Punch, 29 (1892):79
verard Hopkins' (1860-1928) drawing, Aweary!Aweary is a commentary upon women's inability to undertake serious education. During the mid-nineteenth century the debate over women's education became an integral part to the suffragette movement. Many questioned whether women could emotionally and physically handle the rigors of education. There were also concerns that women's education would increase their masculinity and make them less attractive for marriage. Women succeeded later in the century when the University of London accepted them as full-time students in 1878. Cambridge followed three years later.
Aweary! Aweary! draws a distinct delineation between the conception of the educated woman and the model woman. Miss. Certainage, an older woman well versed in Schopenhauer leans forward with a desolate expression on her face. It is obvious that her knowledge places her mind and body in distress. Her physical development appears stunted. Certainage's head is much larger than her small withered body. She looks especially beleaguered when compared to her niece. The younger woman, who serves the man tea, is the ideal Victorian female. She is domesticated and her mind does not appear to cluttered with thoughts of impending doom. From the dialogue below, apparently the niece has more common sense than her educated aunt. The young woman is also physically much healthier. Her appearance proves that the proper place for woman in the late Victorian era was still perceived to be the home.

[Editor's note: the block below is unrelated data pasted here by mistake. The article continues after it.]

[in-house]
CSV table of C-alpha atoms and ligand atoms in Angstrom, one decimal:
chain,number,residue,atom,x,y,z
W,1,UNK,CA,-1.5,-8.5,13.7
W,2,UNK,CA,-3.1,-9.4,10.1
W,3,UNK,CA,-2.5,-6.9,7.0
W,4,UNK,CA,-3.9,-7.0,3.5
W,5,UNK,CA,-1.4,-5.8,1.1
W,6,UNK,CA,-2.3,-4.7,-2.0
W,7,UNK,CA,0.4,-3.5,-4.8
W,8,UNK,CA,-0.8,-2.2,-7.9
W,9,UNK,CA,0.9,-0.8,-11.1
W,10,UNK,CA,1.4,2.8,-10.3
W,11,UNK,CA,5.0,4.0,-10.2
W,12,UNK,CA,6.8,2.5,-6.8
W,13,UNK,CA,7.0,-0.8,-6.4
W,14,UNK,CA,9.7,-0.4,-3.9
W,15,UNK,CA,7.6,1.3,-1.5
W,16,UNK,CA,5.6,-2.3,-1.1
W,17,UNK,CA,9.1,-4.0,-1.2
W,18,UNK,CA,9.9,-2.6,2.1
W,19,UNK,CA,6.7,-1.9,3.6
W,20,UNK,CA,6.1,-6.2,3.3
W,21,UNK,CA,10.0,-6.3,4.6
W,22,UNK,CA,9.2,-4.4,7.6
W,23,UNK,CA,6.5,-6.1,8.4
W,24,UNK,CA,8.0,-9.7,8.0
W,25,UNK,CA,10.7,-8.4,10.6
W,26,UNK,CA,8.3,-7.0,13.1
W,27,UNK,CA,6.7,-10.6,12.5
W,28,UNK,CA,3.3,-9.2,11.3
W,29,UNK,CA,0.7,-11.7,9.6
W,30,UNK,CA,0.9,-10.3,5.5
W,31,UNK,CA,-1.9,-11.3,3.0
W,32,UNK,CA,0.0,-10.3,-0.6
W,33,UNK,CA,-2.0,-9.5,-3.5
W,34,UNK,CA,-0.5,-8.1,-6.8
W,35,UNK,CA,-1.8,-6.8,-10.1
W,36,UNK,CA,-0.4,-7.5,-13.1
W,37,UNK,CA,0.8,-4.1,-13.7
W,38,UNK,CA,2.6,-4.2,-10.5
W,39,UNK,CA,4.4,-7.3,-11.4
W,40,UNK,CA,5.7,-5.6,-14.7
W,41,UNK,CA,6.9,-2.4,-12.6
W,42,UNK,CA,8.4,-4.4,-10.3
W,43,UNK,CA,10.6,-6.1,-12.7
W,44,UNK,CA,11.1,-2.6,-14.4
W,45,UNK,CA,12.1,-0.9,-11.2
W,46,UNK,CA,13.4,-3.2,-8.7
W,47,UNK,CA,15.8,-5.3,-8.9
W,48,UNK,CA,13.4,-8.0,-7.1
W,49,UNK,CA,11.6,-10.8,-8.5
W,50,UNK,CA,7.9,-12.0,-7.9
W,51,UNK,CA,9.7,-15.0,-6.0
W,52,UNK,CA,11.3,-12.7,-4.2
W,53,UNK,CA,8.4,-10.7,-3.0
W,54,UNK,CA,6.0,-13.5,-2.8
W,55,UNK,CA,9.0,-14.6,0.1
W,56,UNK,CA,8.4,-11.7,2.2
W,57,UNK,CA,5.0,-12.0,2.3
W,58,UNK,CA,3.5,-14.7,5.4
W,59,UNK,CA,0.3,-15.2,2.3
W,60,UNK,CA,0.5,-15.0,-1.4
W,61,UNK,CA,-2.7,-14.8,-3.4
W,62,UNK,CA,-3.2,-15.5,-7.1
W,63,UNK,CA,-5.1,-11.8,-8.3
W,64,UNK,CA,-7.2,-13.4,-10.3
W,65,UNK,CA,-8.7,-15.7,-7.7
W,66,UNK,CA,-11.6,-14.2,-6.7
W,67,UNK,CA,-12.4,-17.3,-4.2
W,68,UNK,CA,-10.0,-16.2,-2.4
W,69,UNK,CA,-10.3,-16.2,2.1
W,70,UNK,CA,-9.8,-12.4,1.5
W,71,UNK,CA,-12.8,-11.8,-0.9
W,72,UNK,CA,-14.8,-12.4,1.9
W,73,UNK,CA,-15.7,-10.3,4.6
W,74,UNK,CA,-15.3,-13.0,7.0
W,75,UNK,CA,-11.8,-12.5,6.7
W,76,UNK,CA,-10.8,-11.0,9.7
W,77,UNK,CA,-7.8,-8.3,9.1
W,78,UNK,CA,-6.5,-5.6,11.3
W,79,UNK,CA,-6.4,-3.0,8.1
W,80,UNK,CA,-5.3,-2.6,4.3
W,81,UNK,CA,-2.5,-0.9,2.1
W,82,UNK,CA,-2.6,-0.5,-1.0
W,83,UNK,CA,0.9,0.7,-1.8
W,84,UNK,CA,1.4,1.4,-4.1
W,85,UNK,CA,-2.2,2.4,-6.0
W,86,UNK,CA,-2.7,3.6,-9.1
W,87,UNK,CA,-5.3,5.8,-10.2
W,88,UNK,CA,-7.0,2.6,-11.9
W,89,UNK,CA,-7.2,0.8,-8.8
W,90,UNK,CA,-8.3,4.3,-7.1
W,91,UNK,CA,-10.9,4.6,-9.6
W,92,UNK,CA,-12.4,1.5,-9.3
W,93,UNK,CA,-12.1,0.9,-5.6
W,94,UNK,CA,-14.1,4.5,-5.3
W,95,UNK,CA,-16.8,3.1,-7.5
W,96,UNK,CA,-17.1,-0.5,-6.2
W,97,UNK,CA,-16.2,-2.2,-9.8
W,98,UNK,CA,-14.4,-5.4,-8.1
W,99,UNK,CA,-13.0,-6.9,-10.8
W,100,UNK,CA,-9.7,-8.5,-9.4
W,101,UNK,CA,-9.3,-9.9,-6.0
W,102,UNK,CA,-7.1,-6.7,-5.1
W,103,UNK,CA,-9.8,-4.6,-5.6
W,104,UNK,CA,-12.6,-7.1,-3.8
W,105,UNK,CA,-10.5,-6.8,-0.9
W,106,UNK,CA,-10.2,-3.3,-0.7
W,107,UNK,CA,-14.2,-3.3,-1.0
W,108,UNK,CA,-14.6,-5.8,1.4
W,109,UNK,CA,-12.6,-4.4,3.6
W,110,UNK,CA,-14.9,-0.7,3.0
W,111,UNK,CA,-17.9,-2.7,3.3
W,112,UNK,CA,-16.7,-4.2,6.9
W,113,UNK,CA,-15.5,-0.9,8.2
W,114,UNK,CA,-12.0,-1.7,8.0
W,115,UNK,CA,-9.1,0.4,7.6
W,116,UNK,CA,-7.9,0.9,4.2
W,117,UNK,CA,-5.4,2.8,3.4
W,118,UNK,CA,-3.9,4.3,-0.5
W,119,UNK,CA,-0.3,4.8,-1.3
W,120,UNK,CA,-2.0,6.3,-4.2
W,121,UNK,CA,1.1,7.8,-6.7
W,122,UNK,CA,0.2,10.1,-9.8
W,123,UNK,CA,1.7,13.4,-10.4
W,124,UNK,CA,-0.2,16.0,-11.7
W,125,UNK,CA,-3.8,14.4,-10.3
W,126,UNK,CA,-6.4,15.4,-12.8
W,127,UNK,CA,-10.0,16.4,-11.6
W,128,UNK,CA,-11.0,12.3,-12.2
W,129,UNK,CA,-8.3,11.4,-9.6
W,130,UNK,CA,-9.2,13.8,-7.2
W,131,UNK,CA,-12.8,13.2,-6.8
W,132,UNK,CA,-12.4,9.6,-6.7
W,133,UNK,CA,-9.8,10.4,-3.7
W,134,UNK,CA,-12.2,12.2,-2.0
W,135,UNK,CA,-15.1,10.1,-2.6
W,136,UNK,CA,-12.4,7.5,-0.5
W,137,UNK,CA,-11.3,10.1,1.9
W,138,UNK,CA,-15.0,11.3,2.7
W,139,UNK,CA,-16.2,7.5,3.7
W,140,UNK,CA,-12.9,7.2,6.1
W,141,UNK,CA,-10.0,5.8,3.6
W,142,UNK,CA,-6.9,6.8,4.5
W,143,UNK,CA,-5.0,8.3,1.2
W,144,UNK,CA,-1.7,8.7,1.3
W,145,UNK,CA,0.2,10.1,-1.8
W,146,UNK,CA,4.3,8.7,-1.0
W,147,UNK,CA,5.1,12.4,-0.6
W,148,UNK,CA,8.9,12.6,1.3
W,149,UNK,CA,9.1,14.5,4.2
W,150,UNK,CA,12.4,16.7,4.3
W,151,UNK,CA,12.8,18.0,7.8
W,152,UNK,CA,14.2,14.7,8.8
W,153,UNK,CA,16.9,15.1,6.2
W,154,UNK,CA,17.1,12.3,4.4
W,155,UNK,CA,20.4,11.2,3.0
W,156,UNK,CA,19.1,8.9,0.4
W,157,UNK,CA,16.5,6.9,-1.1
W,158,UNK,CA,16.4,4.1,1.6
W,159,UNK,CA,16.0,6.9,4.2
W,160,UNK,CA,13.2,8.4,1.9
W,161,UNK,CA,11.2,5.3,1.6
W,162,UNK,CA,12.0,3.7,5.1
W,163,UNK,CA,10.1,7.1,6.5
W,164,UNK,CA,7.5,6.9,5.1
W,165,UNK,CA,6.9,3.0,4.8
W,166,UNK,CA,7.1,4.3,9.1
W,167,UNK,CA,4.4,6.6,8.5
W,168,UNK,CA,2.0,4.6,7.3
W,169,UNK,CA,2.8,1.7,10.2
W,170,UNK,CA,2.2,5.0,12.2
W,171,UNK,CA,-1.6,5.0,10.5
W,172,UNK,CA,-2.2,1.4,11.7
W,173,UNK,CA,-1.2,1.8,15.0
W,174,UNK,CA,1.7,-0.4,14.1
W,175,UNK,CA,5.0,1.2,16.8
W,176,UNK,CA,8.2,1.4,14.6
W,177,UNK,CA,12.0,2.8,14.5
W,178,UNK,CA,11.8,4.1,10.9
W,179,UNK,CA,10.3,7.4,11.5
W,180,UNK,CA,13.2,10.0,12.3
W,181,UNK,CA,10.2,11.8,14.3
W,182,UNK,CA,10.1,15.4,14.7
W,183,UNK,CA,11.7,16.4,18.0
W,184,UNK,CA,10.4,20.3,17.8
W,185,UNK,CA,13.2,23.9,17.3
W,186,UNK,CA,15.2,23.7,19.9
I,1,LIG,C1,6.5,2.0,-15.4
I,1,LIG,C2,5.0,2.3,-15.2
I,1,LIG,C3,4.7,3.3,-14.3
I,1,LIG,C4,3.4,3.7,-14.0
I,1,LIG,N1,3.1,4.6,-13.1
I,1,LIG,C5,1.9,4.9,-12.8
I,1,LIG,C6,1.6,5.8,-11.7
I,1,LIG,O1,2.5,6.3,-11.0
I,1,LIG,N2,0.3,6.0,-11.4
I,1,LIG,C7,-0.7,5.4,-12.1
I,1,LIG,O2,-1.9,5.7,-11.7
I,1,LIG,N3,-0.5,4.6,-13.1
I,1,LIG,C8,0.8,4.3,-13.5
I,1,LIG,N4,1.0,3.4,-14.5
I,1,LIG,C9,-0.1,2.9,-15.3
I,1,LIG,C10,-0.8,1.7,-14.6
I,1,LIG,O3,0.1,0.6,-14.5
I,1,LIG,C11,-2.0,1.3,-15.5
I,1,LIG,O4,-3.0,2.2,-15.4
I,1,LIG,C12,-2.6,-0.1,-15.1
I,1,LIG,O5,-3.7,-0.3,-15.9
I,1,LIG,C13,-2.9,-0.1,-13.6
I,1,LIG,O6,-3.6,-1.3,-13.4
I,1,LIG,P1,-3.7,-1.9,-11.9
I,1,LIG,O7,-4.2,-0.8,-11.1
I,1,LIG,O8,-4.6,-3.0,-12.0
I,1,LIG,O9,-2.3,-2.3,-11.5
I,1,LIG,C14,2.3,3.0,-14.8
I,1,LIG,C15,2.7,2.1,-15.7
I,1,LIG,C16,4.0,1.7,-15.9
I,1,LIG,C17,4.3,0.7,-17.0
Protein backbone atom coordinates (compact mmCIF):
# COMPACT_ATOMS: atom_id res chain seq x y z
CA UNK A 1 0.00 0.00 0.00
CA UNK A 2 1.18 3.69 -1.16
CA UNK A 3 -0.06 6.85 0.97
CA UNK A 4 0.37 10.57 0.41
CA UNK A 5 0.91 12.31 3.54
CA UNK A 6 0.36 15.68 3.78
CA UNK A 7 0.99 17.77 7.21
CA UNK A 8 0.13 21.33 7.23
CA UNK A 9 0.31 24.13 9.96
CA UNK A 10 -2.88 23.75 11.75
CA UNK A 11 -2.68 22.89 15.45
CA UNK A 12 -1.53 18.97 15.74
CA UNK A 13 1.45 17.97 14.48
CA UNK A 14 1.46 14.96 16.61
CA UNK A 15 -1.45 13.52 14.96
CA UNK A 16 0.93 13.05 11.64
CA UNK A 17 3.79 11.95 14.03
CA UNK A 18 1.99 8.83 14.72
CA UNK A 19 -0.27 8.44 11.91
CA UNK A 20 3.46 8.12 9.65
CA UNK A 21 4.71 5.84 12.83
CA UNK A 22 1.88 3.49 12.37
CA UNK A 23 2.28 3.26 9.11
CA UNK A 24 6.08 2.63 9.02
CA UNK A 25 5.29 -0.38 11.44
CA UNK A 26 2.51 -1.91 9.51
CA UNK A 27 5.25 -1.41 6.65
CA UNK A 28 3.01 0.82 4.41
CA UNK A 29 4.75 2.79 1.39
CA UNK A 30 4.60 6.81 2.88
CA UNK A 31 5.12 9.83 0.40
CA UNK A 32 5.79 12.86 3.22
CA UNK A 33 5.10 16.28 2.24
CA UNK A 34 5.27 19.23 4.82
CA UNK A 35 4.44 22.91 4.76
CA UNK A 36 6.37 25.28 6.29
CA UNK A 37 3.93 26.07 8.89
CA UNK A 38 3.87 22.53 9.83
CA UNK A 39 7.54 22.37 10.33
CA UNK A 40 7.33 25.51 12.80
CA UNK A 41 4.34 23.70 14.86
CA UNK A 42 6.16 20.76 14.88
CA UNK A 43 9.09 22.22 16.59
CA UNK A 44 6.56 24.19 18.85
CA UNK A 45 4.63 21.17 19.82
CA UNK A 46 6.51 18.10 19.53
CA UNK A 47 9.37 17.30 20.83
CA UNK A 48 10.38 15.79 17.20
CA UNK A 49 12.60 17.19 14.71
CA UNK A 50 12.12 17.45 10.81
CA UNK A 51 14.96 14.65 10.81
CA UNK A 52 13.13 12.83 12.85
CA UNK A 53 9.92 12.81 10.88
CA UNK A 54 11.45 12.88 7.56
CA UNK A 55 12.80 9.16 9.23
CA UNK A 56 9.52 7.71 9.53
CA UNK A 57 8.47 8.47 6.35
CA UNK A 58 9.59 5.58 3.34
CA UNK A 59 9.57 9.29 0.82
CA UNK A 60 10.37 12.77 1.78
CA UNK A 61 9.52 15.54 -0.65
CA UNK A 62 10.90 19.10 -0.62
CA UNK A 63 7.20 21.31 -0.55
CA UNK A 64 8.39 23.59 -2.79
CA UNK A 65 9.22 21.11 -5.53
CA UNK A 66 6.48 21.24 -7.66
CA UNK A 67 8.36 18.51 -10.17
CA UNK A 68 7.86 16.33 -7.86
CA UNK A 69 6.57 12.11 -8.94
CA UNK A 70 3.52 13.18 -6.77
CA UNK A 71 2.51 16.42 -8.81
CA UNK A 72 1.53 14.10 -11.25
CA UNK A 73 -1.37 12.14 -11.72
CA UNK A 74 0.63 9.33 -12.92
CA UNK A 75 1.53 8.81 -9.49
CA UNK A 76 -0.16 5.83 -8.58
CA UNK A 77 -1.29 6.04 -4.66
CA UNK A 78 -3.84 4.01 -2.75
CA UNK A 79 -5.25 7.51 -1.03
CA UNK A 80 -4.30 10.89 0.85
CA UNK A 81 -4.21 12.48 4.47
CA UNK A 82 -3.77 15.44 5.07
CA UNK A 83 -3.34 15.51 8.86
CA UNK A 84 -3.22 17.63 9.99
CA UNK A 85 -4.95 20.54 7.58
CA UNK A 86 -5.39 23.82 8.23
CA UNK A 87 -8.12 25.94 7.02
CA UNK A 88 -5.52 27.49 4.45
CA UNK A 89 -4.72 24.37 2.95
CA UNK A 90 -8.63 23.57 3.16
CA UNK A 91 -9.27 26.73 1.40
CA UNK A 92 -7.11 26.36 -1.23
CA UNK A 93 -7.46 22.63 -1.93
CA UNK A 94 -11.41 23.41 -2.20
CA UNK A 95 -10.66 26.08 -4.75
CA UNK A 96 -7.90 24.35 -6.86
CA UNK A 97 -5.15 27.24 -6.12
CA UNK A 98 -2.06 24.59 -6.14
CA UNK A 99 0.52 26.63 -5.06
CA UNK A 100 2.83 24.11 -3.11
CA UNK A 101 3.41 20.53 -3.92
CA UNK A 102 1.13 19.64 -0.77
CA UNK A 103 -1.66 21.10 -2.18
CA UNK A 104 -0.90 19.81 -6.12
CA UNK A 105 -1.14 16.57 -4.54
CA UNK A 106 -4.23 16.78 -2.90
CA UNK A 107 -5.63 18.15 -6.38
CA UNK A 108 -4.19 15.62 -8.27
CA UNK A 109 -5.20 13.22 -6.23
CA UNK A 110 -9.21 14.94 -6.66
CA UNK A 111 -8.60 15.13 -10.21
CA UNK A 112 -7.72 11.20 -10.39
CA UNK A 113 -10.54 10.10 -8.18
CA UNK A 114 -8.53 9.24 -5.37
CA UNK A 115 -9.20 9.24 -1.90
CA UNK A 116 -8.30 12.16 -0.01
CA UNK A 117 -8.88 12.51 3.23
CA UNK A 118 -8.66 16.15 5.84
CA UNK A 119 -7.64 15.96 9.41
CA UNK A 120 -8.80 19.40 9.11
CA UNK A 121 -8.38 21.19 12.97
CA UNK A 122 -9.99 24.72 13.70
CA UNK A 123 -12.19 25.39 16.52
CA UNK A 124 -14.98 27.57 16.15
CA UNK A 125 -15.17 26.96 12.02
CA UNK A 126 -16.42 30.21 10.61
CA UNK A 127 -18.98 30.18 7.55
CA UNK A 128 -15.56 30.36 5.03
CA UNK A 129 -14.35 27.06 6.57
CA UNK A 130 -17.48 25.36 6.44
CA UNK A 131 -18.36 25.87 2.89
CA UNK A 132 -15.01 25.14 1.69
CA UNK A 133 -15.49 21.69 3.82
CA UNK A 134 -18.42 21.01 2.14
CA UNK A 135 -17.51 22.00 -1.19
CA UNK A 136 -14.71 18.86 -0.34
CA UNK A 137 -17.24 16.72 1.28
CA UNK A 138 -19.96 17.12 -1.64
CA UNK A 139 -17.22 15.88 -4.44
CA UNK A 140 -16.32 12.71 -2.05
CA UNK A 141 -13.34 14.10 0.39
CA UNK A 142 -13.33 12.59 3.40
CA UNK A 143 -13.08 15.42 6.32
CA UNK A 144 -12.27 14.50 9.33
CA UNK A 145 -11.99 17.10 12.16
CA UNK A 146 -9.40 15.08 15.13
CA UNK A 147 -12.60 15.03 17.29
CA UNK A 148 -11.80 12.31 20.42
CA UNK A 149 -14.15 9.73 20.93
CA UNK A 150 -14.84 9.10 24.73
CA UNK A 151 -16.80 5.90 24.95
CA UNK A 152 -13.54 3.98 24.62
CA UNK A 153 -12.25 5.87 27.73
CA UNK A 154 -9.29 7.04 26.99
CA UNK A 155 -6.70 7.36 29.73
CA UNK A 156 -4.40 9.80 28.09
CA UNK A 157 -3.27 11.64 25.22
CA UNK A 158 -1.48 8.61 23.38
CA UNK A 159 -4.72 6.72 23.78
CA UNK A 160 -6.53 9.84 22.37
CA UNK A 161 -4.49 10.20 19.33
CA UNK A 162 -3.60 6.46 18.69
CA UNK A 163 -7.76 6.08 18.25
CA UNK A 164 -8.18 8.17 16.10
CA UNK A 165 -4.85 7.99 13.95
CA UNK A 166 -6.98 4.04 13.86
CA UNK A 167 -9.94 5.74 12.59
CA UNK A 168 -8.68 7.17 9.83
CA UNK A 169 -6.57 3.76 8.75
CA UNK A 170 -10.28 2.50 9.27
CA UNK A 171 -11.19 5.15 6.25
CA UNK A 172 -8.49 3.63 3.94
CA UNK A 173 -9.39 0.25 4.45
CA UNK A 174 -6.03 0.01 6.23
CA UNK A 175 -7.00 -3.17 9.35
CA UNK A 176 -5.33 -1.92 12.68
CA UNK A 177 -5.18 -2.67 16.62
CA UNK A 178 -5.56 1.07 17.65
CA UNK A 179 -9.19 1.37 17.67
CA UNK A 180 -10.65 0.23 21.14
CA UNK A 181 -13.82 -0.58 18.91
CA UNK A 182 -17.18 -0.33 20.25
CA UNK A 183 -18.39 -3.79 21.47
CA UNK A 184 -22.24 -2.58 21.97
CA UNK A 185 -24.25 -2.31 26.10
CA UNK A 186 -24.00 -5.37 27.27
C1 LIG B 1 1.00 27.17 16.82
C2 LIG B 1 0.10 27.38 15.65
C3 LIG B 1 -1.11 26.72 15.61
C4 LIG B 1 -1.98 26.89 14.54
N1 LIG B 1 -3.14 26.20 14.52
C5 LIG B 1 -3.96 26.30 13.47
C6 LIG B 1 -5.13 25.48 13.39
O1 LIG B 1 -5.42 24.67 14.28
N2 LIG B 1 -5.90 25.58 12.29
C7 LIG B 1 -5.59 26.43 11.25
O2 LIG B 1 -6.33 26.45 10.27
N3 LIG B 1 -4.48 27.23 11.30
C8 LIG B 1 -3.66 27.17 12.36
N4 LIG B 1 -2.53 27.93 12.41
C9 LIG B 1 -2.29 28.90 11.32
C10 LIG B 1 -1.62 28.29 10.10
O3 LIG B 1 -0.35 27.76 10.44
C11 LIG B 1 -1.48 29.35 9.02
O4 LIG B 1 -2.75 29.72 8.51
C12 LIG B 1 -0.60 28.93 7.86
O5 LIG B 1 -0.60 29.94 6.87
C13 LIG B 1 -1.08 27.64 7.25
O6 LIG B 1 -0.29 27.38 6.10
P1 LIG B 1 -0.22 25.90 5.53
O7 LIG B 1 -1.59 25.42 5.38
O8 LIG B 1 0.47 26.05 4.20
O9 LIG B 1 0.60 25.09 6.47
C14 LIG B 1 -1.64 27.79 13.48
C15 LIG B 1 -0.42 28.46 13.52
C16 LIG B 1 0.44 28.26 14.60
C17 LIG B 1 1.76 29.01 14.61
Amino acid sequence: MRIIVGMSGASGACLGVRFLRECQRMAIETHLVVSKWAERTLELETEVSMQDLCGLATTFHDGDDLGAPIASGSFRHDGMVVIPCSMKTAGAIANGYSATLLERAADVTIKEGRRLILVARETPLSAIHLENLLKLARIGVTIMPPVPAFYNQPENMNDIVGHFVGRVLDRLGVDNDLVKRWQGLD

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[Victorian initial "E" by Harlan Wallach ©copyright 1994.]